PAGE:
Reversible Self-Assembly of Gold Nanoparticles

  • Author: ChemistryViews.org
  • Published: 17 July 2020
  • Copyright: Wiley-VCH Verlag GmbH & Co. KGaA
  • Source / Publisher: Small/Wiley-VCH
thumbnail image: Reversible Self-Assembly of Gold Nanoparticles

The pH-induced, reversible self-assembly (PIRSA) of nanoparticles (NPs) can be useful, e.g., in imaging or drug-delivery applications. Usually, such an effect is achieved using pH-responsive ligands on the nanoparticles. Most often, this allows NPs to assemble in one specific pH range and disassemble in another pH range (mono-PIRSA). By using ligands with multiple possible protonation states, multi‐pH responsive systems can be built. These systems can assemble or disassemble at more than one pH "border". Zwitterionic ligands could be used for this. However, only mono-PIRSA had been achieved in metal NPs functionalized with small zwitterionic ligands so far.


Huibin He, Jochen Niemeyer, University of Duisburg‐Essen, Germany, and colleagues have prepared gold nanoparticles (Au NPs) that show a dual-PIRSA, i.e., the NPs assemble at neutral pH, and disassemble at both acidic or basic pH values (pictured). The team used guanidiniocarbonyl pyrrole carboxylate zwitterion (GCPZ) ligands to achieve this effect. The pH-responsive system was created by mixing Au NPs with the ligand and dispersing the functionalized NPs in a DMSO/water mixture.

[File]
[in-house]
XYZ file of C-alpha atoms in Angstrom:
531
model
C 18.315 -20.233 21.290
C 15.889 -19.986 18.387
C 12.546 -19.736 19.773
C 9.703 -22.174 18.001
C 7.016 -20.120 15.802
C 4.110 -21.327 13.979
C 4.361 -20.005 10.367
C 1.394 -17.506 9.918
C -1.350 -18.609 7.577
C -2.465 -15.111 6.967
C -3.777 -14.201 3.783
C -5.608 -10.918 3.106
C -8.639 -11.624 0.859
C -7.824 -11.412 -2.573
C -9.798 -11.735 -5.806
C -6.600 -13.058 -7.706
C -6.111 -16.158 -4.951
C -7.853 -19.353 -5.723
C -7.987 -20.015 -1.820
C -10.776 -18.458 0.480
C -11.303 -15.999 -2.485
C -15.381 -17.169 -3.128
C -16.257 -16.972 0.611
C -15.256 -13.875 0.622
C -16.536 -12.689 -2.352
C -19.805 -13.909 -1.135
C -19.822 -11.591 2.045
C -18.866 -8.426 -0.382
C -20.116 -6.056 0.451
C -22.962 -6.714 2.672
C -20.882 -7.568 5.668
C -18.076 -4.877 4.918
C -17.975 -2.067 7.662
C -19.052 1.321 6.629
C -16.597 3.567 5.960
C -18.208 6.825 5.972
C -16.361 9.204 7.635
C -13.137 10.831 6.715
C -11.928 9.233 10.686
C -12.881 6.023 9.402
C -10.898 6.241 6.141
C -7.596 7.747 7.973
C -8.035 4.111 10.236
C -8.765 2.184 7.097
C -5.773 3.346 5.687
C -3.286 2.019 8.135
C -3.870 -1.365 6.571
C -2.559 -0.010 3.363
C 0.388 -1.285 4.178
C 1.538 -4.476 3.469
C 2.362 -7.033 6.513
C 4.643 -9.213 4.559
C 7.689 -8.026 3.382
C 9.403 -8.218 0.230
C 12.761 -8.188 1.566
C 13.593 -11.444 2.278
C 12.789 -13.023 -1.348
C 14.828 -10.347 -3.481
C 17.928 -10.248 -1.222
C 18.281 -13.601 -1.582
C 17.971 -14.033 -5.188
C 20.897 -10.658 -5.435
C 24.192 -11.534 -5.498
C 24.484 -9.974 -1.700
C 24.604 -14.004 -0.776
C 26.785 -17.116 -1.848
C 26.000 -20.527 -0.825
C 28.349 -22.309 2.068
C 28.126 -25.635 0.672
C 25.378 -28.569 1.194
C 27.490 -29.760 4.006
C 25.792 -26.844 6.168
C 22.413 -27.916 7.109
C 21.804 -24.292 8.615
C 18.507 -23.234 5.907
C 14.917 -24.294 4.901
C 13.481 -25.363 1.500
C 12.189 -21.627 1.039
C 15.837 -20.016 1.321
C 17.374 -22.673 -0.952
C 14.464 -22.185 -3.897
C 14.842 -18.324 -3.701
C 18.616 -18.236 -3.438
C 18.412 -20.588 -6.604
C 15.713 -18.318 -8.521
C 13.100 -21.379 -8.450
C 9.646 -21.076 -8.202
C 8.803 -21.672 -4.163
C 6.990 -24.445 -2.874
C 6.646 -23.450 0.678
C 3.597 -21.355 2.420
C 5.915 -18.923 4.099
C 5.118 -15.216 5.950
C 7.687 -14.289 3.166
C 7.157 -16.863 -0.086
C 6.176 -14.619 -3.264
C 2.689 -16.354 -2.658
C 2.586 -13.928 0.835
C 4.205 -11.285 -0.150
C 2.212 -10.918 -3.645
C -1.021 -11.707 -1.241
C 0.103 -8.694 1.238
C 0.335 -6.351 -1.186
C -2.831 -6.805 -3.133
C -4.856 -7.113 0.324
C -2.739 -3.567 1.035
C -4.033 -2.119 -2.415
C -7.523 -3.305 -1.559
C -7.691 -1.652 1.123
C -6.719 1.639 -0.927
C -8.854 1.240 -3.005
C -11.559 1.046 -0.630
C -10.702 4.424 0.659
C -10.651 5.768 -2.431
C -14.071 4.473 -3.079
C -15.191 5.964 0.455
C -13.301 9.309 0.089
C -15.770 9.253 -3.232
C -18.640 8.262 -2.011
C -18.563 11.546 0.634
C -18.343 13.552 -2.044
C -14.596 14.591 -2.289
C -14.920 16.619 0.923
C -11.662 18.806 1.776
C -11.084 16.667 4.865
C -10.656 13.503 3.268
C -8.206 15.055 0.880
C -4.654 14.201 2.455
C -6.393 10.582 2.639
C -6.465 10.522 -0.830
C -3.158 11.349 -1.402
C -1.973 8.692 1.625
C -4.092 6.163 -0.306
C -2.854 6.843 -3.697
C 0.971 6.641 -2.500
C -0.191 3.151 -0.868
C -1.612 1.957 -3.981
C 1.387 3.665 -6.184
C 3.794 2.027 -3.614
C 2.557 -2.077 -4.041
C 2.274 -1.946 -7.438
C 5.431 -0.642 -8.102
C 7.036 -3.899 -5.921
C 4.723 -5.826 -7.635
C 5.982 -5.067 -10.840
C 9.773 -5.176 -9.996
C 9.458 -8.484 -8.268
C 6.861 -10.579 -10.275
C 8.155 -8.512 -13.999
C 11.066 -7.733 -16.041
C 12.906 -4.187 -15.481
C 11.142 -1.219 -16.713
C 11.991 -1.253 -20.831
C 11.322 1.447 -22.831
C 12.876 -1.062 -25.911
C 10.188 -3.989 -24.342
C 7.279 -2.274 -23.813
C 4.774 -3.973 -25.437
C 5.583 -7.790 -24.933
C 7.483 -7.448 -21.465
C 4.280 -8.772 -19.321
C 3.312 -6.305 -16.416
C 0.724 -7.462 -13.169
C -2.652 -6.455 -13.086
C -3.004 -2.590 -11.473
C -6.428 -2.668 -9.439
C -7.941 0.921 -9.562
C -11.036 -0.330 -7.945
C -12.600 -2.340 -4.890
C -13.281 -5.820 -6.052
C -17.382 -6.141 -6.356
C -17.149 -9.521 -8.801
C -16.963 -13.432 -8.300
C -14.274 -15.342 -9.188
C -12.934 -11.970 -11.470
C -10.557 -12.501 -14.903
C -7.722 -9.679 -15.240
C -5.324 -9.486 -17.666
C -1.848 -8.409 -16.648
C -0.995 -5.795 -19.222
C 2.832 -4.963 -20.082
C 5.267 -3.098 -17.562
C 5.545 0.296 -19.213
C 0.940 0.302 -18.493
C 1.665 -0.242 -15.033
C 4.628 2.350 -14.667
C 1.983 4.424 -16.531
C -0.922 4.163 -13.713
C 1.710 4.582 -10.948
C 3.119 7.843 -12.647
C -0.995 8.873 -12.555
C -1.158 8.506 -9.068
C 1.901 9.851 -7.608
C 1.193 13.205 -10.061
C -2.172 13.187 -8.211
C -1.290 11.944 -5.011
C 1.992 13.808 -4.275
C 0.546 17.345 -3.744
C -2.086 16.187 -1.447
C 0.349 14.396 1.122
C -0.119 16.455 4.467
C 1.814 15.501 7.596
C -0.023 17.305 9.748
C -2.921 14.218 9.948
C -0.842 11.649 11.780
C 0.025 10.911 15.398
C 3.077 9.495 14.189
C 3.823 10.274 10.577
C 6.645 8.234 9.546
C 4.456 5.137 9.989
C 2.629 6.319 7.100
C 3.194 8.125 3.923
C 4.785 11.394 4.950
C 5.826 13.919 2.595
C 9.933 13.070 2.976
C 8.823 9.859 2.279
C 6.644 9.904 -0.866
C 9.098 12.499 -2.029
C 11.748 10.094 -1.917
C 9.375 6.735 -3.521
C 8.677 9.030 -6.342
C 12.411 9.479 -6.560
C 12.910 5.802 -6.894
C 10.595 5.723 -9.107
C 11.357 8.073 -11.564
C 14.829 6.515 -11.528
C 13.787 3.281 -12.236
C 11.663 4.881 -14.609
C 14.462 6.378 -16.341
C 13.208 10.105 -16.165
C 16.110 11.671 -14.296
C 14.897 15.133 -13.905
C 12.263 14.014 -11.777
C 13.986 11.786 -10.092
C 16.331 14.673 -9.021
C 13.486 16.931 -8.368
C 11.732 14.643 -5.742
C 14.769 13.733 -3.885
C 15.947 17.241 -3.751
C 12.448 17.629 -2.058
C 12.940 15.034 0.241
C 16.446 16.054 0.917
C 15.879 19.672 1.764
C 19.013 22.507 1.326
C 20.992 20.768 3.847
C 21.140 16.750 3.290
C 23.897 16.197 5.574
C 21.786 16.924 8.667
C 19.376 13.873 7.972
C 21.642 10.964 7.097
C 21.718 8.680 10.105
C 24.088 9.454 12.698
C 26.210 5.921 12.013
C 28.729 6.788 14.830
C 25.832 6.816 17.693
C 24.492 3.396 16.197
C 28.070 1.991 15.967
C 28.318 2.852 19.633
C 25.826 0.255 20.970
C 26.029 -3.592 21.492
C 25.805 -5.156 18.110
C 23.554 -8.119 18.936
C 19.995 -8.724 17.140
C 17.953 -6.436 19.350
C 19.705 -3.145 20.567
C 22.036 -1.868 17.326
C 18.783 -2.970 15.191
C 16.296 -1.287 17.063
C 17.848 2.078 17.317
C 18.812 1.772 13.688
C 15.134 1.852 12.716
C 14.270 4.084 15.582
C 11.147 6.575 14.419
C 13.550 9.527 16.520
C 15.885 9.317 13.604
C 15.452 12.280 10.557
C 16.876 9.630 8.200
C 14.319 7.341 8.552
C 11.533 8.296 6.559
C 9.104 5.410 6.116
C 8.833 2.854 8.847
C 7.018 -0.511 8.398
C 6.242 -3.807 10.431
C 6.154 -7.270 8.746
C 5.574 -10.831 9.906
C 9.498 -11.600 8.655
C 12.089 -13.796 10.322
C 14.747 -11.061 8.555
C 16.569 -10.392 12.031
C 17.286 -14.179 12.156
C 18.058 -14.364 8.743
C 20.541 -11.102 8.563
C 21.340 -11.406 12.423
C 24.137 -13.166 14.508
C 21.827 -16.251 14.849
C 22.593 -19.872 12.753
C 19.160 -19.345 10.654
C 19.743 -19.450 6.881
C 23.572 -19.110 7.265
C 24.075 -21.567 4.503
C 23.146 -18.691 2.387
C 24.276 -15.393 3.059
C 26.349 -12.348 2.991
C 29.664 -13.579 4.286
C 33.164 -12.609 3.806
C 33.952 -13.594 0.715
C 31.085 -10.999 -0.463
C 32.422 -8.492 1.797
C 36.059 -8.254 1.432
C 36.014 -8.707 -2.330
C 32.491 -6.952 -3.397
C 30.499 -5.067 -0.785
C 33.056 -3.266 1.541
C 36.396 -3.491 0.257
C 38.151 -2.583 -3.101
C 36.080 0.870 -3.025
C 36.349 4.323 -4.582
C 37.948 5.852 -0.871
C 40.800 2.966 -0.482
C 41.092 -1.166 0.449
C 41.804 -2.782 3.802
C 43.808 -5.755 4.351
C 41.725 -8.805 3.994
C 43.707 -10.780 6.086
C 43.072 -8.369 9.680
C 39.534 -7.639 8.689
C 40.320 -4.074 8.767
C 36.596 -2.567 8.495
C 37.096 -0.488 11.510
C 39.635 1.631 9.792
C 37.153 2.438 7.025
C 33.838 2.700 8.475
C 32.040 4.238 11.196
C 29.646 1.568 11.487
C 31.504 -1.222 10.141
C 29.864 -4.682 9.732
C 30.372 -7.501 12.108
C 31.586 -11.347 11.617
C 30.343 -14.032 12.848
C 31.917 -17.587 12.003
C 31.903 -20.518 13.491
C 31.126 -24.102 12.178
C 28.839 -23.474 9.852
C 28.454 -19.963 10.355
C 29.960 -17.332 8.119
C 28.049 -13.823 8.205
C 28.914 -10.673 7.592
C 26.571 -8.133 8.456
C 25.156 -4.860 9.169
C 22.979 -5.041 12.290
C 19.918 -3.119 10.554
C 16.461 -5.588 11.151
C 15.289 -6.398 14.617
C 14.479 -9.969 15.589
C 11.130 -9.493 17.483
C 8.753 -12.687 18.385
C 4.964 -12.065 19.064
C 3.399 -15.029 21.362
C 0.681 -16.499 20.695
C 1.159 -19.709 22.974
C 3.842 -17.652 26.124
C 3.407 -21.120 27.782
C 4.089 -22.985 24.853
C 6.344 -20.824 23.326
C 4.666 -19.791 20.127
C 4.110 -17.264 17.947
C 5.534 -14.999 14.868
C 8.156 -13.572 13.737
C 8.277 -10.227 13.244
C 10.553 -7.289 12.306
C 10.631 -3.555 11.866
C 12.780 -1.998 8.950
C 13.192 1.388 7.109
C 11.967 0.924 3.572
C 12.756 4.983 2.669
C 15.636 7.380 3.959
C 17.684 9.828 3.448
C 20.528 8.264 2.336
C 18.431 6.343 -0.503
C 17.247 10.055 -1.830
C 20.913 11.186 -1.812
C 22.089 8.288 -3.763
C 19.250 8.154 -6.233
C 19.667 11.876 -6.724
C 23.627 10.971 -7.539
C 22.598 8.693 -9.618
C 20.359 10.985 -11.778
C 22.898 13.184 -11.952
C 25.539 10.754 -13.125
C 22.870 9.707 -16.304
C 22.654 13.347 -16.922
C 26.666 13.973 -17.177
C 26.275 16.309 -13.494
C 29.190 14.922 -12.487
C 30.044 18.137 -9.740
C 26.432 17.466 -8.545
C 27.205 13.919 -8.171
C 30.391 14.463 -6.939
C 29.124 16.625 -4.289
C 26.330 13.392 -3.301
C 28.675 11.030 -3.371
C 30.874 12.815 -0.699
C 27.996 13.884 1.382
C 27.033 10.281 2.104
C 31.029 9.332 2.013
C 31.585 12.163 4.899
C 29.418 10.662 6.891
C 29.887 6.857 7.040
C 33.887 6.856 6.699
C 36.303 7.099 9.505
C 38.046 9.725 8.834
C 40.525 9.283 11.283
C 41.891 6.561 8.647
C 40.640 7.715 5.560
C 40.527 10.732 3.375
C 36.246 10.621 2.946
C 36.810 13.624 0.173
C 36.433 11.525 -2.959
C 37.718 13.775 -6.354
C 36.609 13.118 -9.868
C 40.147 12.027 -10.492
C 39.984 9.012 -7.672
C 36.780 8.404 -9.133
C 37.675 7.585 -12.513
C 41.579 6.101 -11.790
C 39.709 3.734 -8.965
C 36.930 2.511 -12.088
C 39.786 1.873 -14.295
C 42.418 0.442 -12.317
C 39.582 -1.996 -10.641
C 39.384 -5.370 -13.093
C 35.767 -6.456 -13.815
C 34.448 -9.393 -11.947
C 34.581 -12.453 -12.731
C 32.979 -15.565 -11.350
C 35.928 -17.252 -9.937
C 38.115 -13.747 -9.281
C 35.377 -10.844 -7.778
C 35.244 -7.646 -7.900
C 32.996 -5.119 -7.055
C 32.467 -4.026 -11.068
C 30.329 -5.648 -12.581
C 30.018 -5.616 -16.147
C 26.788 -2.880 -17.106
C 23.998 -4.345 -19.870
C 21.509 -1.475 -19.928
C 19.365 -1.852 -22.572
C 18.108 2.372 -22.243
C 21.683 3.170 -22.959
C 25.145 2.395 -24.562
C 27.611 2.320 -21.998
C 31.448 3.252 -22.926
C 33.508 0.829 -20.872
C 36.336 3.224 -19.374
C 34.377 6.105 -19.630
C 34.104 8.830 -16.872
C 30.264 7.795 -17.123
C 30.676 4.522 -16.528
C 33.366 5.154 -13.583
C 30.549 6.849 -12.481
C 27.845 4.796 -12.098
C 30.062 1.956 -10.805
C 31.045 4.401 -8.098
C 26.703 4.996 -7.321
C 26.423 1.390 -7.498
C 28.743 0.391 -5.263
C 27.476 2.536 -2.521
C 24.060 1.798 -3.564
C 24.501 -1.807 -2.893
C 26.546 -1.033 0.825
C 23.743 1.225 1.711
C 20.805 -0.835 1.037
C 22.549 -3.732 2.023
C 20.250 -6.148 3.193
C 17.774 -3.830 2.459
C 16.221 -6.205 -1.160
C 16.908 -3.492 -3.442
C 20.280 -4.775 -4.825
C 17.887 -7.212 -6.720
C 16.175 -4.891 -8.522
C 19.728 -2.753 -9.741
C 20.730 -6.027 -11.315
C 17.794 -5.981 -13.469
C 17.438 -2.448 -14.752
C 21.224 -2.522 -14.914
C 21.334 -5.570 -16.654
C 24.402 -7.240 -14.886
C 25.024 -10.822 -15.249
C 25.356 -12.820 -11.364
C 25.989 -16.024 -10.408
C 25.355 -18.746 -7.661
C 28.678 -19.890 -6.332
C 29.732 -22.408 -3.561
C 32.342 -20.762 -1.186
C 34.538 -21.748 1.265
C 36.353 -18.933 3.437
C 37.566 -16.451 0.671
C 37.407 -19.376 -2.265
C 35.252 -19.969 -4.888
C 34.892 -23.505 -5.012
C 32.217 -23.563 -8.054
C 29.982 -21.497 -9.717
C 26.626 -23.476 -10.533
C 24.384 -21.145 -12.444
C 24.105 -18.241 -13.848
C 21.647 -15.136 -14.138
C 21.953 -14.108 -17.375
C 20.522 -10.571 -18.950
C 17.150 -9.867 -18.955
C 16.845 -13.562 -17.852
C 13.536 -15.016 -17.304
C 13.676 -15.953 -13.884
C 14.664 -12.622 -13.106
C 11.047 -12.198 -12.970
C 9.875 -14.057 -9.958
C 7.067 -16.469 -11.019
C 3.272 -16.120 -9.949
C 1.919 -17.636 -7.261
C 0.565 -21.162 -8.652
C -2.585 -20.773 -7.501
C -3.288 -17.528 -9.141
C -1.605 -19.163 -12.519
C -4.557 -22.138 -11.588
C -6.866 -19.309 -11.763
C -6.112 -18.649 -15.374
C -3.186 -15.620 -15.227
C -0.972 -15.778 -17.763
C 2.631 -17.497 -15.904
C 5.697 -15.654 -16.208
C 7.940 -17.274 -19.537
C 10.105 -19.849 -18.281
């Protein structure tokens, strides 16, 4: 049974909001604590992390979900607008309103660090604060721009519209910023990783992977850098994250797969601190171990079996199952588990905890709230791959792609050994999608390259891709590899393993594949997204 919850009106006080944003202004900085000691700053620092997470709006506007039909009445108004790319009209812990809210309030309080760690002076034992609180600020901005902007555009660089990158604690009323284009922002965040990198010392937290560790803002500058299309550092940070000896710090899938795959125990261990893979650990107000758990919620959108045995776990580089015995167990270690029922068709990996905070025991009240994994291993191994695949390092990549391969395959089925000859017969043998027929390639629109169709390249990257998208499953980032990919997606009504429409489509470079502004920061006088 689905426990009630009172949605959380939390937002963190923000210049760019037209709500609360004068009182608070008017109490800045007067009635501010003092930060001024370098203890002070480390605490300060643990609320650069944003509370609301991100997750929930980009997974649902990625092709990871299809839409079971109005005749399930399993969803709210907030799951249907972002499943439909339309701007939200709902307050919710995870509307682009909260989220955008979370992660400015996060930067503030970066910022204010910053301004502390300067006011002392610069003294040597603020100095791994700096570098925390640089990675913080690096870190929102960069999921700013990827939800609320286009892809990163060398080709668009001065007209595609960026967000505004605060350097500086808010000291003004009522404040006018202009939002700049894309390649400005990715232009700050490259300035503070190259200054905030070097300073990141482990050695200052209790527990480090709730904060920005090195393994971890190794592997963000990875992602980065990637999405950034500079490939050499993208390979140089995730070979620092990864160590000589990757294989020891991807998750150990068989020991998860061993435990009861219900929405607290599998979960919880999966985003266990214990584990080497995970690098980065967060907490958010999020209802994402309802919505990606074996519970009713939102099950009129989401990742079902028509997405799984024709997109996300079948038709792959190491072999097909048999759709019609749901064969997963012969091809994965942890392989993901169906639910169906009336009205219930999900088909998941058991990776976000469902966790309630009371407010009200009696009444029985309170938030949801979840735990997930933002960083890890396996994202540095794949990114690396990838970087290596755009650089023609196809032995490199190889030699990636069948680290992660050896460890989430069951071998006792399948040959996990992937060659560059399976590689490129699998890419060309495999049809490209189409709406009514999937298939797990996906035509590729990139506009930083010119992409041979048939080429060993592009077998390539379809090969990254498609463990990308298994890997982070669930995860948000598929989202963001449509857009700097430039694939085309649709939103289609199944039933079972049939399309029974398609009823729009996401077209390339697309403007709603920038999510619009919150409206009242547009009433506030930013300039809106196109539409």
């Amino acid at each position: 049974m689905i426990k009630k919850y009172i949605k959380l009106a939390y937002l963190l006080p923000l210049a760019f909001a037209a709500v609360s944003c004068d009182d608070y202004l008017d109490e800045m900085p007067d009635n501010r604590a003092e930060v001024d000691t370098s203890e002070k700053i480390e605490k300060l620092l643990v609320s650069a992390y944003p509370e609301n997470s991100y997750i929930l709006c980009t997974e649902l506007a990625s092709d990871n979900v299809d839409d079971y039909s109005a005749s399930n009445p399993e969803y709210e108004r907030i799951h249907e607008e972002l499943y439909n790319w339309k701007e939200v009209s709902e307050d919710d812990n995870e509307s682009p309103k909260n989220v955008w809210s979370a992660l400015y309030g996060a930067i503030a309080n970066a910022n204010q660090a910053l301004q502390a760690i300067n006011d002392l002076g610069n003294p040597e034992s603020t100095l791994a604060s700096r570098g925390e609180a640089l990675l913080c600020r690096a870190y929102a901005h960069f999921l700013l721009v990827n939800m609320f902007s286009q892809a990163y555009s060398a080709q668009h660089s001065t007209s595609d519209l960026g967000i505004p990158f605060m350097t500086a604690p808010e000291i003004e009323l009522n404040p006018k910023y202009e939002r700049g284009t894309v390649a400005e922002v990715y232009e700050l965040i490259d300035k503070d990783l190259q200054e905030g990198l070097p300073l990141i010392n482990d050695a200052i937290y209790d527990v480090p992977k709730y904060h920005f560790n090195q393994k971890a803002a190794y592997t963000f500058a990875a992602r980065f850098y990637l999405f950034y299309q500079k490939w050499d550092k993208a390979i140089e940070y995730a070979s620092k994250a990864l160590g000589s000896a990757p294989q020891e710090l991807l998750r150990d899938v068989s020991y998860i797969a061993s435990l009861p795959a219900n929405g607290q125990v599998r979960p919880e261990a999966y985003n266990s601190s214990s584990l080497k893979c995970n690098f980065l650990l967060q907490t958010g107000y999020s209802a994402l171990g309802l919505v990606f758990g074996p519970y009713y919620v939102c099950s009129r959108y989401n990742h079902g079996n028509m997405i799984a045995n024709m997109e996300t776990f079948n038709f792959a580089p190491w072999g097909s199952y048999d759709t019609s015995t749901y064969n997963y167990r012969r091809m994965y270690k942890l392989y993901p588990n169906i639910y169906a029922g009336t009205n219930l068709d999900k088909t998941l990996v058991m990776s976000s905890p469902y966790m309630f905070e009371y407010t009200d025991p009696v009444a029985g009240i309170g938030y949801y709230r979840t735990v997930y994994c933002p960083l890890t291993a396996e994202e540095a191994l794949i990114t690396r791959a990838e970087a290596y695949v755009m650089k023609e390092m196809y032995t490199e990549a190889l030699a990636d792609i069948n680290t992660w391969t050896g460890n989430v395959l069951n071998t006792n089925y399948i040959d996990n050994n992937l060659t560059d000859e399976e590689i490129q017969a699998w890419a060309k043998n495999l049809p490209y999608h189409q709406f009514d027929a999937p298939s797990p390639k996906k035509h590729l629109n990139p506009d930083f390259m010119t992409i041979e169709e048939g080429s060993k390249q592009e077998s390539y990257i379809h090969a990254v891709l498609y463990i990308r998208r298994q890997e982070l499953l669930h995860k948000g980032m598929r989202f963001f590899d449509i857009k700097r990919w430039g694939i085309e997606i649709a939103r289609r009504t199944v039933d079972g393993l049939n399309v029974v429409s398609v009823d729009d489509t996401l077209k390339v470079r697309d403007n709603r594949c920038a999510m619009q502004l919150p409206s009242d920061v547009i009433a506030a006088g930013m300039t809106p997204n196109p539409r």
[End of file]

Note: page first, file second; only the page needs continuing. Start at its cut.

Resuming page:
GCPZs can form stable dimers held together by hydrogen bonds (pictured below in blue). This causes self-assembly of the nanoparticles at neutral pH. At basic pH, the ligands are deprotonated and the nanoparticles separate (pictured below on the right). When an acid, e.g., HCl is added, the ligands are protonated, which also leads to disassembly (pictured below on the left). According to the researchers, a combination of electrostatic and hydrophobic effects is probably responsible for the observed self-assembly behavior.

 


 

 

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